abstract meta-workflow model. We supply to our
scheduler with information about computation time,
data location, sizes and shared input files to reduce
data access latency on the storage hierarchy.
A representative characterization of real workflows
structures composed by bioinformatics applications
as showed on figure 2 is introduced here. We can see
that the reference file is a shared input for two differ-
ent applications; moreover, we realize that applica-
tions executed in the cluster are from workflows used
for genome alignment, variant analysis, and data file
format transformation. We select 4 of the most rep-
resentative bioinformatics applications; seen in table
Reads File
Data File
Shared Input
Figure 2: Shared input bioinformatics workflow.
Table 1: Workflow applications considered.
Applications Bound Objective
Fast2Sanger I/O Format Transformation
BWA CPU Alignment
Sam2Bam I/O Format Transformation
Gatk CPU Variant Analysis
As shown in figure 3, based on the type of bioin-
formatics research executed in the cluster, we define
that there are two main patterns of execution: sequen-
tial and parallel branch applications.
Data File
Figure 3: Bioinformatics workflow patterns.
These applications take as input data files with dif-
ferent sizes. We classify files as small when they are
below 1 MB, medium below 1 GB and big above 1
GB. Our first approach is to implement a data locality
policy and avoid a complete statistical analysis of all
possible combinations for locating a file in the differ-
ent levels of the hierarchy: distributed file system on
NFS, a local disk and a local ramdisk of a computa-
tional node.
For practical purpose, modules are designed as
shown in figure 4. Different workflows from differ-
ent users could coexist on the system at once. In the
prescheduling stage, we will evaluate the attributes of
the workflow pattern design received from the user-
level. We expose information needed to perform two
main operations; first we merge all applications from
the studied workflows into a single meta workflow
to evaluate a priority list according to a critical path
based heuristic using computation time. Second, with
the information exposed from merging the applica-
tions of the workflows, we know how many applica-
tions are using the same data file as shared input. With
this information about shared input files, we use lo-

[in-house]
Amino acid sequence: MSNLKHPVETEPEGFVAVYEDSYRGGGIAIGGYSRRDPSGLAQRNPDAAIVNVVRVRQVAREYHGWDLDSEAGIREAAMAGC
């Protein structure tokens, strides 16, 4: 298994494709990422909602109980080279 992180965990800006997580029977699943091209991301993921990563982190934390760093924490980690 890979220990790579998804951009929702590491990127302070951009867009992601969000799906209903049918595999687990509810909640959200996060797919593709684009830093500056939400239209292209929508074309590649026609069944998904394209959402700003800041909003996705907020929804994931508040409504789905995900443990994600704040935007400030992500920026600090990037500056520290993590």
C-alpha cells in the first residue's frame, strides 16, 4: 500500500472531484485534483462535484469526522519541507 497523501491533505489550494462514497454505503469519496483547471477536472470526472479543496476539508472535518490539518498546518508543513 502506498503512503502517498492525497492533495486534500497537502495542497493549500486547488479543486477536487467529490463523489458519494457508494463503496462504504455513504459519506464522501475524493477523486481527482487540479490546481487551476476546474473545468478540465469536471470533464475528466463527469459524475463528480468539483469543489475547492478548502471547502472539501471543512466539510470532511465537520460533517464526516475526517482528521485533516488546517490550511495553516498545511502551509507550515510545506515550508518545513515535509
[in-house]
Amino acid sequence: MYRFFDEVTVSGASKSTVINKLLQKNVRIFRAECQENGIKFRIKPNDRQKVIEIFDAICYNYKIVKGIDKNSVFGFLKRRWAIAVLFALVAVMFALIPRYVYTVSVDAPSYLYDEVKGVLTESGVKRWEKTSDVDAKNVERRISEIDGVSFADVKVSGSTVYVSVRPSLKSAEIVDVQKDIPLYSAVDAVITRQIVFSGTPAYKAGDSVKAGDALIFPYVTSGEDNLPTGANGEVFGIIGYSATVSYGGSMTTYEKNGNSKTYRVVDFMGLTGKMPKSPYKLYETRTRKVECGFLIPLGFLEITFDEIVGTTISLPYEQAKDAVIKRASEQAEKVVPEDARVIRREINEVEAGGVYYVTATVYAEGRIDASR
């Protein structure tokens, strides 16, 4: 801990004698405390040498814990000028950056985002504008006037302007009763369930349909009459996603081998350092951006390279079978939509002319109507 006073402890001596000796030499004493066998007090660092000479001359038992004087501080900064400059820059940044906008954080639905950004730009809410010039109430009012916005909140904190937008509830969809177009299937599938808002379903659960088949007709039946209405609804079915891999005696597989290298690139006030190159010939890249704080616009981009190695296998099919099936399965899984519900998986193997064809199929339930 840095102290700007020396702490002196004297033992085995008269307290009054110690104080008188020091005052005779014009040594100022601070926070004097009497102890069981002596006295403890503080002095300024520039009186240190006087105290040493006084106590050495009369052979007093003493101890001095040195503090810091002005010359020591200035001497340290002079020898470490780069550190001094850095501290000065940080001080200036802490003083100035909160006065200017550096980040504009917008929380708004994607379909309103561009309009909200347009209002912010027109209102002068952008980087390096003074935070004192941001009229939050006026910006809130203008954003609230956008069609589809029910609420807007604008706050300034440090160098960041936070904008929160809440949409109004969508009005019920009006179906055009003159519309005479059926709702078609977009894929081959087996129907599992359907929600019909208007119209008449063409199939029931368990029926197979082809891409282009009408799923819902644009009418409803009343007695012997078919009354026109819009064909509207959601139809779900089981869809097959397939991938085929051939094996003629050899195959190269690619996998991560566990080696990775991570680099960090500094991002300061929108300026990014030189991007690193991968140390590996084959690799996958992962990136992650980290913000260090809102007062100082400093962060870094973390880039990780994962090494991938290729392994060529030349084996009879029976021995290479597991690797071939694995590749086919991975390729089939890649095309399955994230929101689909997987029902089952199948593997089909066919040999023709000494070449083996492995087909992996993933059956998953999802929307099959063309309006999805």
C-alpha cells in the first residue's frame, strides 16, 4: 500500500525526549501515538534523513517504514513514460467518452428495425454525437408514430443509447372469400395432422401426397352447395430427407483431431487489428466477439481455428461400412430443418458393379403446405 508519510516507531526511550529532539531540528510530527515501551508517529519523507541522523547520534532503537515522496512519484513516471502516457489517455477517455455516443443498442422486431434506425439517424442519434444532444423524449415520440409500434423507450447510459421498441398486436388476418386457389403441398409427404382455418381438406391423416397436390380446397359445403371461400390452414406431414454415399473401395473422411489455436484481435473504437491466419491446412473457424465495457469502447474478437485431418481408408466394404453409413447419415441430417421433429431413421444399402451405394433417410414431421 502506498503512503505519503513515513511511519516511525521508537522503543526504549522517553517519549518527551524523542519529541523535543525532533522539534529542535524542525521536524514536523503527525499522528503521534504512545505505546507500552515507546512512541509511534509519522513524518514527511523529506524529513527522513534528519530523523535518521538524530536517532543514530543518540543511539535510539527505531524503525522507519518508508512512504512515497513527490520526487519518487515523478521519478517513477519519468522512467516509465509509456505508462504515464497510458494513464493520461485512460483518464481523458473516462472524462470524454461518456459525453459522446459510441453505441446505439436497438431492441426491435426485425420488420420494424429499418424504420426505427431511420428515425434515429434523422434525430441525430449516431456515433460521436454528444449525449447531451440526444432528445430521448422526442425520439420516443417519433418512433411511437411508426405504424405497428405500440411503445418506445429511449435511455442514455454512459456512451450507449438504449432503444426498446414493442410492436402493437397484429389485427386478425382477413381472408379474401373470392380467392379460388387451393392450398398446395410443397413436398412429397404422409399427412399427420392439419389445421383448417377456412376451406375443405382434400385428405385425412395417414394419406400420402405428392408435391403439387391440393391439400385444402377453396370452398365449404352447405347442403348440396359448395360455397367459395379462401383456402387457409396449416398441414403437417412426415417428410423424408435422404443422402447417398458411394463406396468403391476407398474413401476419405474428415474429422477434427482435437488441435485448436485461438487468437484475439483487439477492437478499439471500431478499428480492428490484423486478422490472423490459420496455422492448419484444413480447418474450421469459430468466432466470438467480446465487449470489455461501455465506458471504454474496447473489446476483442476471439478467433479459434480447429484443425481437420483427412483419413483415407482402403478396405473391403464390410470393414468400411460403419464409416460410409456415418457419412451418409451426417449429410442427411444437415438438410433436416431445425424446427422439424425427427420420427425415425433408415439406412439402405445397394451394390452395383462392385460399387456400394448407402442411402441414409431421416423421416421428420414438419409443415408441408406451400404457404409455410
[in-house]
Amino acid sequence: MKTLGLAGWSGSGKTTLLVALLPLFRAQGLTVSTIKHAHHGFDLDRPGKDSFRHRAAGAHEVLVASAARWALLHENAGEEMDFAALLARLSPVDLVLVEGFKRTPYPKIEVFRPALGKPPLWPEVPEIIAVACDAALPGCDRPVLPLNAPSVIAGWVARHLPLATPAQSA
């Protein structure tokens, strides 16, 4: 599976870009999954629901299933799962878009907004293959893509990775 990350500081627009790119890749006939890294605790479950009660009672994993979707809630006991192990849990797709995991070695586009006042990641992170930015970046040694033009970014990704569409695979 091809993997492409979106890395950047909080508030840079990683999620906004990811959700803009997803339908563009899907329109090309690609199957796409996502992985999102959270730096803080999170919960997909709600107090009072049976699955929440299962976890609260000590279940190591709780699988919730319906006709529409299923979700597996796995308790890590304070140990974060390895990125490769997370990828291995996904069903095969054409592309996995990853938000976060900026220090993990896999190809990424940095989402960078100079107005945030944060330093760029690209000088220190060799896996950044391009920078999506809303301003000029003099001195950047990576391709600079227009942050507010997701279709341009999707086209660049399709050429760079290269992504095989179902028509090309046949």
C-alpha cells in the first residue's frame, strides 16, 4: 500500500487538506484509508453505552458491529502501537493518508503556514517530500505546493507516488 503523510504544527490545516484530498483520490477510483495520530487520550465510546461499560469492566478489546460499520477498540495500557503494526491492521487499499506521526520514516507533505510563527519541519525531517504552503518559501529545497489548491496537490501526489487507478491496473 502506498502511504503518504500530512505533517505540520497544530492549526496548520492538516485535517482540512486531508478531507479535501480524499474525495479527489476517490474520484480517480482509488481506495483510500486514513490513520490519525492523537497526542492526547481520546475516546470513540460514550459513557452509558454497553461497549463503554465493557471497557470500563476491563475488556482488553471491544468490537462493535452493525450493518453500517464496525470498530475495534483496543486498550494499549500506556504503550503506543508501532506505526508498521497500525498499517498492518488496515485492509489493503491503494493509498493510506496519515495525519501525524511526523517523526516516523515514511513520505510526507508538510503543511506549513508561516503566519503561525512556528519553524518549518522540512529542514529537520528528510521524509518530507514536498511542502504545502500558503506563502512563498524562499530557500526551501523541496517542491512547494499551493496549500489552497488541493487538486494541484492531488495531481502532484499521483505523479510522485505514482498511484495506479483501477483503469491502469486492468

cal ramdisk, local hard disk or distributed file system
as target locations in the hierarchical storage system
to allocate them. At last, at the scheduler level, we
use the priority list to assign the highest application
A Data-Aware MultiWorkflow Cluster Scheduler
to a queue of a specific node of the cluster. For these
assignments, we consider which node holds the data
input for those applications.
Figure 4: Scheduler architecture design.
With these specifications we propose an architec-
ture model show in figure 5 for our scheduler. Model
is composed by four main modules: the App Con-
troller, Data Placement, App Scheduling and the Re-
source Status.
App Controller all workflows analysed
through the workflow API are merged into one
meta workflow. Applications in the workflow are
scheduled according to the application computa-
tion time and communication time log stored in
the workflow engine. This information has previ-
ously been selected and categorized. Then, based
on the critical path priorities, we build a list of ap-
plications using algorithm 1.
Data Placement at the very begining input
datasets are located in the distributed file system
and copied to the local disk of the cluster node
where the entry applications are going to be ex-
ecuted. All temporal data files produced by the
applications for next workflow stages should be
stored in the same local disk or Ramdisk. Ac-
cordingly with algorithm 1, if the computational
capacity of the node is full, a copy of the required
data file will be issued in order to start the execu-
tion of the next applications of the workflow in a
different node. This is done to ensure data inde-
pendence between applications in different nodes
and these file copy operations are kept in a list of
data locations.
User Level
User Submit WF
App Status Notification
Node N / Master
Figure 5: Scheduler architecture modules.
In the pre scheduling stage algorithm 1 from lines
1 to 3 we initialize values for the workflow charac-
terization provided by user definition. Lines 5 to
13 merge all workflows into one meta-workflow
adding 2 dummy nodes for start and end nodes.
Following line 14 applies a critical path to this
new meta-workflow. Data placement implemen-
tation is described from line 15. Here we clas-
sify data files as small, which are kept in the dis-
tributed file system. Also, which big or medium
shared files need to be copied to the local storage
system. In line 27, we describe a file replacement
policy when local storage locations are full. In
those cases, we need to copy data files back to the
distributed file system to free storage space. Fi-
nally, in line 40, we describe how all output files